Church in the World
Call for debate to re-energise ChurchChrista Pongratz-Lippitt - 24 November 2012
A senior and influential figure in the Swiss Church has issued a potentially incendiary appeal for church reform with a string of proposals to empower the laity.
The ideas, put forward in a pamphlet by Abbot Martin Werlen of Einsiedeln, include appointing women and young people as cardinals and arranging regular meetings for them with the Pope. He also proposes giving laypeople greater say in the choice of bishops, discussion of priestly celibacy and Communion for remarried divorcees.
The Benedictine abbot, who is a member of the Swiss bishops’ conference, says his objective is to end the turf wars between conservatives and progressives which he believes are having a deadening effect on the Church.
His message has been made all the more significant by being backed by the future president of the Swiss bishops’ conference. Bishop Markus Büchel of St Gallen, who takes up the presidency on 1 January, thanked Abbot Werlen for his intervention and called it a boost for necessary discussion in the Church.
Abbot Werlen’s comments also seem to have struck a chord with the wider Church.
He says he has received more than 1,000 emails and 100 letters, while his pamphlet sold out in three days and is being reprinted.
The pamphlet, “Discovering the Embers Under the Ashes”, echoes remarks by the late Cardinal Mario Martini in his last interview published following his death last September. Referring to the state of the Church today, the former Cardinal Archbishop of Milan spoke of his sense of powerlessness because there were “so many ashes above the embers”.
In his metaphorical stirring up of the fire, Abbot Werlen deplores the lack of courage, vision and creativity in the Church. In particular, he says too many problems are swept under the table and discussion of too many issues is forbidden.
“Not taking a situation or a person seriously is an act of disobedience. When those in authority in the Church do not fulfil their duty and are therefore disobedient, initiatives are started as emergency measures and cries for help which can lead to schisms or people leaving the Church,” he writes, adding that his community wants to take a different approach. He points out that his Abbey of Einsiedeln is in dialogue with both the Lefebvrist Society of St Pius X and the radical Catholic theologian Hans Küng.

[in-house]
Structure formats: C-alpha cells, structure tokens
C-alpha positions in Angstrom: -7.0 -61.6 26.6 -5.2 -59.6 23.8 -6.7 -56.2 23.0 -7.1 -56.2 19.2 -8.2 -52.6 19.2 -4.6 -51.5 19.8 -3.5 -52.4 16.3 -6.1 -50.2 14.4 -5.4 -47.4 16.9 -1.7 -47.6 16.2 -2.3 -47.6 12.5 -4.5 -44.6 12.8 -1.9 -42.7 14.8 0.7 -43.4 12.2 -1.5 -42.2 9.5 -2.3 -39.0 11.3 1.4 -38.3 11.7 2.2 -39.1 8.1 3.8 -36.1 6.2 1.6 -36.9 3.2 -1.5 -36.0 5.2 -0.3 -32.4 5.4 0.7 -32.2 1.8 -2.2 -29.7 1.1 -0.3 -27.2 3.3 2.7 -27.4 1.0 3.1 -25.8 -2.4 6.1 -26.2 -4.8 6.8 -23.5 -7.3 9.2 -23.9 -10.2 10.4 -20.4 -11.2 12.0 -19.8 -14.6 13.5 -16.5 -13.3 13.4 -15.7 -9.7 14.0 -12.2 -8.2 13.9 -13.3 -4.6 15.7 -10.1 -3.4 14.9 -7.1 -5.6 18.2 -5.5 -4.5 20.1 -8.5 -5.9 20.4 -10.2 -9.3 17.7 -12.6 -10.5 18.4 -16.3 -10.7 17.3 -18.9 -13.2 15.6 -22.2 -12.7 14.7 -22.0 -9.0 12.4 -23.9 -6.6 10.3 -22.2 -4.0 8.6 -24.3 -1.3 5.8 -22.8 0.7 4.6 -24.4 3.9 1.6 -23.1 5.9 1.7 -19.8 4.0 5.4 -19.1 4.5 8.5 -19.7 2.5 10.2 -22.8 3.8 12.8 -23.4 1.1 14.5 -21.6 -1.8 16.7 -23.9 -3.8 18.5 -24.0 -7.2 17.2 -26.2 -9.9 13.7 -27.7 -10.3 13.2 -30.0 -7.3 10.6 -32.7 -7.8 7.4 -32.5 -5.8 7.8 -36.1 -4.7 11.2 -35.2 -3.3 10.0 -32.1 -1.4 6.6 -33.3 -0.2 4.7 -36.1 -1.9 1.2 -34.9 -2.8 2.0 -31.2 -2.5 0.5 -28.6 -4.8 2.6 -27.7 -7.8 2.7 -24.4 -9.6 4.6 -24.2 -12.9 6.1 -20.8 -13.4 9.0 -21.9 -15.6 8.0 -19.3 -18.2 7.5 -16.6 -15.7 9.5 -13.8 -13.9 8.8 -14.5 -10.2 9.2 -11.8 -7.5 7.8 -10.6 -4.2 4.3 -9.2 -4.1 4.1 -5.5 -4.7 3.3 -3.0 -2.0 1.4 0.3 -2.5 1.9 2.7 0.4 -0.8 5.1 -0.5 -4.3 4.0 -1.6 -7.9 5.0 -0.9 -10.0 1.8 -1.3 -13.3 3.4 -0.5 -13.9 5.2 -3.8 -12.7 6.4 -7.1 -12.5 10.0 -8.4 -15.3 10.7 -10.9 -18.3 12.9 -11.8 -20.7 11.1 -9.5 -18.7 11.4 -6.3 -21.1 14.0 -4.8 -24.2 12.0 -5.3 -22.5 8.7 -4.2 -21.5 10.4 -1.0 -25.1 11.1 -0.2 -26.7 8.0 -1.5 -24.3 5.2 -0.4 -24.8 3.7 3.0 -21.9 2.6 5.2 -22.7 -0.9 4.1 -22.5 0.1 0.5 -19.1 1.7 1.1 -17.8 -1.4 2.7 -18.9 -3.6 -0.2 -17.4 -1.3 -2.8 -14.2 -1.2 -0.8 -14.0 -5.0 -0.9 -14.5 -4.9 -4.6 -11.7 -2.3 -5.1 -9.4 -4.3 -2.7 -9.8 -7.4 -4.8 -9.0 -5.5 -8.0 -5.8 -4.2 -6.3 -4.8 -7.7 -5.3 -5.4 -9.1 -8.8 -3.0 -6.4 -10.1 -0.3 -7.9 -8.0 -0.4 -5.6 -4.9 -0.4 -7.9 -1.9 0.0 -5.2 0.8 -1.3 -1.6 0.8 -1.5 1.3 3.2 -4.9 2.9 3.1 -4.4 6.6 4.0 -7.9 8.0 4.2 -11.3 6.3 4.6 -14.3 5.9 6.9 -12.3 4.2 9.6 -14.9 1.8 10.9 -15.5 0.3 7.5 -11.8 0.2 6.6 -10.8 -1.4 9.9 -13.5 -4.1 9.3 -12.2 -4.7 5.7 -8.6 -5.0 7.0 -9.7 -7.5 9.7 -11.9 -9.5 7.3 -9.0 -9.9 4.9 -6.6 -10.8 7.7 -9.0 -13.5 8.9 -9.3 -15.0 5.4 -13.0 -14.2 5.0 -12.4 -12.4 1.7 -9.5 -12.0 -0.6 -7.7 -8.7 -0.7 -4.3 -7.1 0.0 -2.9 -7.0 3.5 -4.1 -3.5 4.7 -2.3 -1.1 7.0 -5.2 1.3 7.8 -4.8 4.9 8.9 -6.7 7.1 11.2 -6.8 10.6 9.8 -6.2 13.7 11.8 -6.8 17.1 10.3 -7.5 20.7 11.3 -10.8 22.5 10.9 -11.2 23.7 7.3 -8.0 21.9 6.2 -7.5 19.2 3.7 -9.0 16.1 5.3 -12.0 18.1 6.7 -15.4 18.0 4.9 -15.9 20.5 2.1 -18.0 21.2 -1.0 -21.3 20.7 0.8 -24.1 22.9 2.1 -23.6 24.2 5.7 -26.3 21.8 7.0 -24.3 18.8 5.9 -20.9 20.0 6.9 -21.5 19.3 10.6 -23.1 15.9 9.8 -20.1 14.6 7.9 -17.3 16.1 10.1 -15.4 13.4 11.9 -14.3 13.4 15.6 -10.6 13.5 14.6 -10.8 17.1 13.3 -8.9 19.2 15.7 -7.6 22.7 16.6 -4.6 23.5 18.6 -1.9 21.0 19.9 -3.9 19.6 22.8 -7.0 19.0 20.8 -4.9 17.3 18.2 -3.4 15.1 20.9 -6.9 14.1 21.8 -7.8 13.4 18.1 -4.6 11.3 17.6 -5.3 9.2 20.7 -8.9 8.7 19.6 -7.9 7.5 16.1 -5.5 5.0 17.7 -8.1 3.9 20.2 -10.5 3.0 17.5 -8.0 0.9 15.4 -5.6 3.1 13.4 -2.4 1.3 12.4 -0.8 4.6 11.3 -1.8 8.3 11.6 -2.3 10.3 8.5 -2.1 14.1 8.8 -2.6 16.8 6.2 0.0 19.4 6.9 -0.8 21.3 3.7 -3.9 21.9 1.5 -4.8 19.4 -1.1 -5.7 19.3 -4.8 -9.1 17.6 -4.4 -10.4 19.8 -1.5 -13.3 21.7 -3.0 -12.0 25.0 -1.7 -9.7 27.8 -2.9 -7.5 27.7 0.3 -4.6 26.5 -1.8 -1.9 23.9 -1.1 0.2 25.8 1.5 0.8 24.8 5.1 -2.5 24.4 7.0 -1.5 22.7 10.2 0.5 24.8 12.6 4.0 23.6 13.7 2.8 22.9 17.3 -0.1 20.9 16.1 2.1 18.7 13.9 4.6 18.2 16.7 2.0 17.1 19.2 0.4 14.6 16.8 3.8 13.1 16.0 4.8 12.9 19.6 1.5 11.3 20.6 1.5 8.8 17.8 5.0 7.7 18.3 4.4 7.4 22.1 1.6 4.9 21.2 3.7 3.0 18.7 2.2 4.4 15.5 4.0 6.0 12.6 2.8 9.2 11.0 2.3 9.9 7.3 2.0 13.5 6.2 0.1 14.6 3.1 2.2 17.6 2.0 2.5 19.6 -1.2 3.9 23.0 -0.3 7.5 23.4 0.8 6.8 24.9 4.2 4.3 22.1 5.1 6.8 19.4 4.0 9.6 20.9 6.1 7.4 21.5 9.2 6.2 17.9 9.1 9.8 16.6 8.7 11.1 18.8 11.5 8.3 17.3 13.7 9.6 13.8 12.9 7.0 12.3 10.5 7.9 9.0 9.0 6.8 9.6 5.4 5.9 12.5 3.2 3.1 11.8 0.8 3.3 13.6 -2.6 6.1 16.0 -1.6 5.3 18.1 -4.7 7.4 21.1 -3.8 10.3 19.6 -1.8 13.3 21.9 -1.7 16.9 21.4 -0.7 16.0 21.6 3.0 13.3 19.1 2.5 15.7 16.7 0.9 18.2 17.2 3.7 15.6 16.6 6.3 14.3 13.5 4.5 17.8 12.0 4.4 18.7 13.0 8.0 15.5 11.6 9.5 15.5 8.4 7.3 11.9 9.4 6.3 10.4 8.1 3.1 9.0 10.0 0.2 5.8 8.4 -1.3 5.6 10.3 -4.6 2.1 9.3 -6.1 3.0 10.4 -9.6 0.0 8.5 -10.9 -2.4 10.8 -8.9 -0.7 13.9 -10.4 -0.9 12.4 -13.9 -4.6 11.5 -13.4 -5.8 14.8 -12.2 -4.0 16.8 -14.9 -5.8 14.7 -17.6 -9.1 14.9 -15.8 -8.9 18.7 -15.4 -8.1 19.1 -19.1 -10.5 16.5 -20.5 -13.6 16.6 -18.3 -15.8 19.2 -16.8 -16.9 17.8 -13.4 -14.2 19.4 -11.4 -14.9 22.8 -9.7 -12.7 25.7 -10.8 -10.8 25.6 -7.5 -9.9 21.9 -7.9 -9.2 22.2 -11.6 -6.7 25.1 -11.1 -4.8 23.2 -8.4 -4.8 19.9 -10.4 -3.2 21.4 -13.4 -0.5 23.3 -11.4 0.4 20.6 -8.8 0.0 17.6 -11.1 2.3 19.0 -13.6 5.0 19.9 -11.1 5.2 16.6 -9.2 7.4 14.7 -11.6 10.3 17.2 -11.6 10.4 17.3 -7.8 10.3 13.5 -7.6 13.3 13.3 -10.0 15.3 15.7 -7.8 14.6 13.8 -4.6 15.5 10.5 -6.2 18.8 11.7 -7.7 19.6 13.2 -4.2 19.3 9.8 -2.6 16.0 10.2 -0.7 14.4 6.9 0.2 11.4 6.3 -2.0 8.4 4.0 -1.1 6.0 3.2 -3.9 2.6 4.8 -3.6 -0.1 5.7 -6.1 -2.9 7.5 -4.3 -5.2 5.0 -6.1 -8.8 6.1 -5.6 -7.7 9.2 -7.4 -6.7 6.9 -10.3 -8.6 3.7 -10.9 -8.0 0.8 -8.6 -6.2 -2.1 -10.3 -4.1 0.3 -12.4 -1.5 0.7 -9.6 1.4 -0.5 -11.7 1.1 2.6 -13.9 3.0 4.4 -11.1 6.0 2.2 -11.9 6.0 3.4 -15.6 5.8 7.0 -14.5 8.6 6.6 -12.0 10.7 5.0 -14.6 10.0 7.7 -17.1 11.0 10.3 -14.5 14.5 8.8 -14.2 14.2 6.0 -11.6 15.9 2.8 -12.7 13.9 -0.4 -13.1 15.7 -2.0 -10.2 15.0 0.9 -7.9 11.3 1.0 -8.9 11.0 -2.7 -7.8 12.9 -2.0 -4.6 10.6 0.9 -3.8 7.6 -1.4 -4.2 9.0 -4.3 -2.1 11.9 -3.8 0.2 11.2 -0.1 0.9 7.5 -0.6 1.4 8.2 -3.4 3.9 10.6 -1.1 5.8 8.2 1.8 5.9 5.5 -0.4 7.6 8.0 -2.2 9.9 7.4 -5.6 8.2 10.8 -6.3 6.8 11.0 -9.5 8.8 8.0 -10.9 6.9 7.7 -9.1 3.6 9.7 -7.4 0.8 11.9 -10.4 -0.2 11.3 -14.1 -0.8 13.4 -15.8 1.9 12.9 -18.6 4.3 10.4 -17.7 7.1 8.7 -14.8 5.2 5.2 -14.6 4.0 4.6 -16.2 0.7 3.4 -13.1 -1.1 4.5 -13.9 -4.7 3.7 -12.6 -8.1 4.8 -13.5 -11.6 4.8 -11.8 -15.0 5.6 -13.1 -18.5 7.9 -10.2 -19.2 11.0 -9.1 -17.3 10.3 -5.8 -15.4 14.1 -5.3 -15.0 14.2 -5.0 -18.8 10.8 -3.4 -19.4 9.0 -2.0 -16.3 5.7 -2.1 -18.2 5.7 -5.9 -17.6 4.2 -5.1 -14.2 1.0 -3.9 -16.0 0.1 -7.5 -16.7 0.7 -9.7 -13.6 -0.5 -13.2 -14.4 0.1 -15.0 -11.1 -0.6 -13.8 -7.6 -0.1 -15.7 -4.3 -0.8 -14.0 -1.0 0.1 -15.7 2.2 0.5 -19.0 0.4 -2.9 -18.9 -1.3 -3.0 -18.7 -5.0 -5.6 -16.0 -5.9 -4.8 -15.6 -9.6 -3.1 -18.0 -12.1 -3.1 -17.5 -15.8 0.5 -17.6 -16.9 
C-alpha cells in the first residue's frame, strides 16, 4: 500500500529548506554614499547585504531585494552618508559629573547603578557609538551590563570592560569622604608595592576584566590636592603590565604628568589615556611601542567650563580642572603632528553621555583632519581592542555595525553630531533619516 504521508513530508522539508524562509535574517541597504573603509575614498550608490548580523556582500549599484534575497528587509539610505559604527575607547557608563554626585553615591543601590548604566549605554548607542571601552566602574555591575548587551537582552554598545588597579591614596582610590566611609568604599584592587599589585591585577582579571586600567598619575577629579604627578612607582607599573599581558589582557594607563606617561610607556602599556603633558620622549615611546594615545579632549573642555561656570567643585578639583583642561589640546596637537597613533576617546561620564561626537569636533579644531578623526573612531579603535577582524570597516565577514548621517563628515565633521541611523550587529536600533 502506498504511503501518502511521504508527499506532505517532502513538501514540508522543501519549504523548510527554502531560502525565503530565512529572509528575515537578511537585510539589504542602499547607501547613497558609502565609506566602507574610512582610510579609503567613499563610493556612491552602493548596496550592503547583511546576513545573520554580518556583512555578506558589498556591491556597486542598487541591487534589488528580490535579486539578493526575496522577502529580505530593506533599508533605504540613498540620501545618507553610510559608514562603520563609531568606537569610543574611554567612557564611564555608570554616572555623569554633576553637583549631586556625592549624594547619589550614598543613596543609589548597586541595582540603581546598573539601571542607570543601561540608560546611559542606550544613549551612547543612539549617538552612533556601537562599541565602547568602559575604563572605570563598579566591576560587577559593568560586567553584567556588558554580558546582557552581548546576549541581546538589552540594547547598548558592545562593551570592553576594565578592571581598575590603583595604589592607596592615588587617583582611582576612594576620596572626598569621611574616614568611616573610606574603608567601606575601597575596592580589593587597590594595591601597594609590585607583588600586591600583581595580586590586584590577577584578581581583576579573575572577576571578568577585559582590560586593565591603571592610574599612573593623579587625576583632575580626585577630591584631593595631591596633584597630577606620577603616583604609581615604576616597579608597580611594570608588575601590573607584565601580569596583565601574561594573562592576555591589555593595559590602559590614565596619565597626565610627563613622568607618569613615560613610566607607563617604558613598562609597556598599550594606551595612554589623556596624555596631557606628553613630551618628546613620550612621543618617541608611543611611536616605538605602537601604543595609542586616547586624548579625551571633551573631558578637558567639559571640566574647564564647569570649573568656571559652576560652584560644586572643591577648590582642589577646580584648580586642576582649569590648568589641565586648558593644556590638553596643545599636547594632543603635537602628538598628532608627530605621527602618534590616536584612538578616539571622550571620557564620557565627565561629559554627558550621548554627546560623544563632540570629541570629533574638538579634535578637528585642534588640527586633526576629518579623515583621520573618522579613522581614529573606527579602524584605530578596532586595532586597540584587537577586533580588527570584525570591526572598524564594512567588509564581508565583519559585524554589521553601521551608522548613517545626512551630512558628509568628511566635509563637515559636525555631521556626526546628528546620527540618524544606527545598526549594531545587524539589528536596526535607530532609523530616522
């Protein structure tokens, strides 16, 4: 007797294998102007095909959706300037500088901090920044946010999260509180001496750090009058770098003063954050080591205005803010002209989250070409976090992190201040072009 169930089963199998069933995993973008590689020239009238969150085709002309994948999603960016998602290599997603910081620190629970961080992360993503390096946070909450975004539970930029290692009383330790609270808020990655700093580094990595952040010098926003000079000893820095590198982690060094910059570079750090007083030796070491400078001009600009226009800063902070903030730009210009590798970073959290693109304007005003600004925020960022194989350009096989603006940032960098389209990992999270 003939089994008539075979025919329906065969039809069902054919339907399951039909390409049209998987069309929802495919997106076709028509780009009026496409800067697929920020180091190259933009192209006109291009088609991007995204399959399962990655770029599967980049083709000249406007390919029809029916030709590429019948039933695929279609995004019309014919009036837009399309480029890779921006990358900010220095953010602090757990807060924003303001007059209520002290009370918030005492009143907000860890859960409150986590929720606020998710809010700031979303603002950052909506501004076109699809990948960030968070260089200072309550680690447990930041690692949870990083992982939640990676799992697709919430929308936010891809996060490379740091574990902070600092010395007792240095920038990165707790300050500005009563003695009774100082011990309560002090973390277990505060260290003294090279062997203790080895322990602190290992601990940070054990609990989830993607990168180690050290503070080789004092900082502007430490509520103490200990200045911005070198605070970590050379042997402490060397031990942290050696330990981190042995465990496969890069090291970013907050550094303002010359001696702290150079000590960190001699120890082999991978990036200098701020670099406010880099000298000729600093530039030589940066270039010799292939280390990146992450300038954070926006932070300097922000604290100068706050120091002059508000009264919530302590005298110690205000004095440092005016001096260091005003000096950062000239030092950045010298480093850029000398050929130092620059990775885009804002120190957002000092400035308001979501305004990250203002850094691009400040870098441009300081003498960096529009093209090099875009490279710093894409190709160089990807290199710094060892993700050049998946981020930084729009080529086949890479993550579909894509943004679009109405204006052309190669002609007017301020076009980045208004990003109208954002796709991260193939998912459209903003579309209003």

On the ban on remarried divorcees receiving Communion, he points out that no such bar exists in the Orthodox Churches and the Catholic Church has never condemned this approach.
He suggests that men and women of all ages around the world could be appointed cardinals for five-year terms and meet the Pope every three months.
“Such meetings would bring a new dynamic to church leadership,” he said.
To support the idea of ending mandatory clerical celibacy, the abbot quotes remarks from Pope John Paul II in 1992 in which he said he held married clergy – as existed in the Early Church and Oriental Churches – in “equally high esteem” with celibate priests.
Abbot Werlen, 50, was elected abbot at Einsiedeln Abbey in 2004. At that time the community had 90 priests and 40 lay brothers. He has quasi-episocopal authority over the abbey’s 10 parishes which serve 20,000 people. He was one of the few churchmen to issue an official apology for the sexual-abuse crisis and side with victims. He first put forward his ideas for reform in a sermon on the commemoration of the fiftieth anniversary of the Second Vatican Council in October.
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